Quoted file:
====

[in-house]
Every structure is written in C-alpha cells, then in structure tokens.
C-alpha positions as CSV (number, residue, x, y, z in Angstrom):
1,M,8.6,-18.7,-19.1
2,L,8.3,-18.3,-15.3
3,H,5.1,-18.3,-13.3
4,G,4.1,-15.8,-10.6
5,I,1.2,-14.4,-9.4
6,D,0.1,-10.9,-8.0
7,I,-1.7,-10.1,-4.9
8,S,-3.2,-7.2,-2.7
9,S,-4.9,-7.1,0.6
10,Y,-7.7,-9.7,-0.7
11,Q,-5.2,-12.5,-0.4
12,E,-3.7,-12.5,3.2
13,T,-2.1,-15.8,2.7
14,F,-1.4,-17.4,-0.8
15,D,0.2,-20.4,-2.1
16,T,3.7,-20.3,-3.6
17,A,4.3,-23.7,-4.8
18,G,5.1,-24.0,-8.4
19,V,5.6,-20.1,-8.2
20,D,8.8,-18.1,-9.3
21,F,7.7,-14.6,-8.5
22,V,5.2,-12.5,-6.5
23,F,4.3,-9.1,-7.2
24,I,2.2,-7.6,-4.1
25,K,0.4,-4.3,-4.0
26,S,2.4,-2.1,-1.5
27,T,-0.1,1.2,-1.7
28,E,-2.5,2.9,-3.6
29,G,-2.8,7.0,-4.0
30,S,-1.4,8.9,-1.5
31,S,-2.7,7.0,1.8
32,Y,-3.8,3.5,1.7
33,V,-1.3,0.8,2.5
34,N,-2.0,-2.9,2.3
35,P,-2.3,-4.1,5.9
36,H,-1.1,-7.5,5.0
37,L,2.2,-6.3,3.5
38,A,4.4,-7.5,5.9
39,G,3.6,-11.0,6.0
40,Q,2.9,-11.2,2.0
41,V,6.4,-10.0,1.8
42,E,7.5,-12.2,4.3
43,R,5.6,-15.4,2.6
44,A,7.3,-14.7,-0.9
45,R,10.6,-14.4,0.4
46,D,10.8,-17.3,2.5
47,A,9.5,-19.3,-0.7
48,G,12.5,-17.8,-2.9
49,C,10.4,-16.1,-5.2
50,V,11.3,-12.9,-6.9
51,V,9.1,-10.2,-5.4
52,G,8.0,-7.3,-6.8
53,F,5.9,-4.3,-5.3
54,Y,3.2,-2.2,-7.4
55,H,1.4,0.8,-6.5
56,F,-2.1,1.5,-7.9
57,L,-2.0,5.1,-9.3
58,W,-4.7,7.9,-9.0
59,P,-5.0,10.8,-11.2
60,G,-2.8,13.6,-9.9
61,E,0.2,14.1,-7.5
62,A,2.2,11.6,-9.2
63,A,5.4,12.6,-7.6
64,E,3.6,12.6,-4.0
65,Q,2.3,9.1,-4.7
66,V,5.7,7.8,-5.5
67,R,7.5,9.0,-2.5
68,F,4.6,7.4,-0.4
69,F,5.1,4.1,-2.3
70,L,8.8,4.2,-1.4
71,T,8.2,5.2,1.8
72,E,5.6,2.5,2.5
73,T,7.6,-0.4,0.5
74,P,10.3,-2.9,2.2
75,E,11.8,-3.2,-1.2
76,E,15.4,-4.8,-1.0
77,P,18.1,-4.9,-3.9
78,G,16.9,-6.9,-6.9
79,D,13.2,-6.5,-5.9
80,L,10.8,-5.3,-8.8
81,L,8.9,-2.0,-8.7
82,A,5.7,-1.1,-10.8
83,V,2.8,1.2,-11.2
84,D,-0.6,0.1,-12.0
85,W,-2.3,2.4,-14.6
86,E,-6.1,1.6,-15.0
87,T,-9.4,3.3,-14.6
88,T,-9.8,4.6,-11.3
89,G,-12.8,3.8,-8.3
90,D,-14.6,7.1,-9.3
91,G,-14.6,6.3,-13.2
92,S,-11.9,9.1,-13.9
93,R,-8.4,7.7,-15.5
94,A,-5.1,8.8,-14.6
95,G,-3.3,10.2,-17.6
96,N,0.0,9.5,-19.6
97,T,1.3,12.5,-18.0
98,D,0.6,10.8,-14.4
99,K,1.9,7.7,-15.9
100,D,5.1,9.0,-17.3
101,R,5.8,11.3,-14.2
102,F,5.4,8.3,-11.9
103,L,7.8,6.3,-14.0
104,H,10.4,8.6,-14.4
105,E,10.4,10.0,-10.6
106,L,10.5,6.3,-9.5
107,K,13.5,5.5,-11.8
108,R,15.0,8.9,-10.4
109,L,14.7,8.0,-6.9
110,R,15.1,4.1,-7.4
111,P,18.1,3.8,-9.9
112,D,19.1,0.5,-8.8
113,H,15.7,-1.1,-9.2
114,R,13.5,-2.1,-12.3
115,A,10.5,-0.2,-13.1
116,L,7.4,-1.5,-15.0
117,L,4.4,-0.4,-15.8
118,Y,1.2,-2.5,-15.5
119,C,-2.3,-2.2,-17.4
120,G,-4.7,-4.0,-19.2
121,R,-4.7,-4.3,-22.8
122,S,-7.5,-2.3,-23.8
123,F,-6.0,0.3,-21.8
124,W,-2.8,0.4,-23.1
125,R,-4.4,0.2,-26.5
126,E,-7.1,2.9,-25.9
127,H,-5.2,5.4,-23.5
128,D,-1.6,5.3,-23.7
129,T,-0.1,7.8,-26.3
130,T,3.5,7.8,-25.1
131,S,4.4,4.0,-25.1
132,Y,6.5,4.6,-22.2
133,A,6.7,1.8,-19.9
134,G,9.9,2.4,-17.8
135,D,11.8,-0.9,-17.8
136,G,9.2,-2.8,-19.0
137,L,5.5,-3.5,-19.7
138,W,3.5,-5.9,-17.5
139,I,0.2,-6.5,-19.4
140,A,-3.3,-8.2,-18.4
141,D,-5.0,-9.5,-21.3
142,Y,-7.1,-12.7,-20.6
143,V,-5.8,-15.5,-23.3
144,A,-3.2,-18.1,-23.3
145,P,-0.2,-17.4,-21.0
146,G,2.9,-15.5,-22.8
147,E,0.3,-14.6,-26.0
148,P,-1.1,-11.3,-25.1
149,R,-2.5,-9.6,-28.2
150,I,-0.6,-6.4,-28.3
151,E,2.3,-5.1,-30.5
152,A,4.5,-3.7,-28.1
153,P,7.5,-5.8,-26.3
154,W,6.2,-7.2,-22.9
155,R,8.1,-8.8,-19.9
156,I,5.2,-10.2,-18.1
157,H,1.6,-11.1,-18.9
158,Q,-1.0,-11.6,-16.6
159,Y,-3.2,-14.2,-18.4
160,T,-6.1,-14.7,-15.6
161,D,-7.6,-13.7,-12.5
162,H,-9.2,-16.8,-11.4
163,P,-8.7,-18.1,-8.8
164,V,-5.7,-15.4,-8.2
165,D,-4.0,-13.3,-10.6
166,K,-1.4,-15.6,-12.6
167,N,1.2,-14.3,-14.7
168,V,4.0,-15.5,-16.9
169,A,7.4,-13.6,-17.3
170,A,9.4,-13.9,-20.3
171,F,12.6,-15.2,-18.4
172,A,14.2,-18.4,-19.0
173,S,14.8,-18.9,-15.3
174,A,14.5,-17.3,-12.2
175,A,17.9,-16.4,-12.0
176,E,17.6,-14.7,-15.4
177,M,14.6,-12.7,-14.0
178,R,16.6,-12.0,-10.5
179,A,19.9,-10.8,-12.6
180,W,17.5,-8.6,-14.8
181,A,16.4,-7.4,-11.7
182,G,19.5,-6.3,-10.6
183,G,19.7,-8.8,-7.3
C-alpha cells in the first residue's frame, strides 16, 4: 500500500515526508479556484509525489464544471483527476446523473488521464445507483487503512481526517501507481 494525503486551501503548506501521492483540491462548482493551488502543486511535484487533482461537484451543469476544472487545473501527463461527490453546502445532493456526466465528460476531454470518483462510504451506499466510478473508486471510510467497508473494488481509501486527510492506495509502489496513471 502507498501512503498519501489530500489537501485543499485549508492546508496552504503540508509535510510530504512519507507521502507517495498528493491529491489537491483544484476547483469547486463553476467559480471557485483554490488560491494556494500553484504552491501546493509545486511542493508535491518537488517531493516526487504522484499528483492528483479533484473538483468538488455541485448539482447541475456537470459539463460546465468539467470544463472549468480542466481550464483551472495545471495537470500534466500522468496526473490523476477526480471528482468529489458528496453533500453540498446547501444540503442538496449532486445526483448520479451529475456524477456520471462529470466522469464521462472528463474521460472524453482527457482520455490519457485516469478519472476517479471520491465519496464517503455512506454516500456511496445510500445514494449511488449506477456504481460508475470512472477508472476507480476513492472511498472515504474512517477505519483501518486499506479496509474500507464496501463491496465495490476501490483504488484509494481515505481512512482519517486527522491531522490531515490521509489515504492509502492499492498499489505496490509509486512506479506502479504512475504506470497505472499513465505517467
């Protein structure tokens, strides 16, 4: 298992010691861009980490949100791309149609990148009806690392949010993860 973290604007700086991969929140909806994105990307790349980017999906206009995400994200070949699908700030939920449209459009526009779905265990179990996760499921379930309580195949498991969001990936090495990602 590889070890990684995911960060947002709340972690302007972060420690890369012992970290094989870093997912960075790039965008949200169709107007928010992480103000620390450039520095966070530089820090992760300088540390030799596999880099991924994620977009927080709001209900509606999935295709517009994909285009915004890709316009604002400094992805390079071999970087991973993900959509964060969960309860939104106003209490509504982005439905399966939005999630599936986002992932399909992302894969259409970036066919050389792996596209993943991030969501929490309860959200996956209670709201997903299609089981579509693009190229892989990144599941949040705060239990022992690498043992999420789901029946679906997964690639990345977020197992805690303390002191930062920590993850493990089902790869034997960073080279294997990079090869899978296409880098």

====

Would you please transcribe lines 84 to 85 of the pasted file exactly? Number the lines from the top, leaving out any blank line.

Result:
81,L,8.9,-2.0,-8.7
82,A,5.7,-1.1,-10.8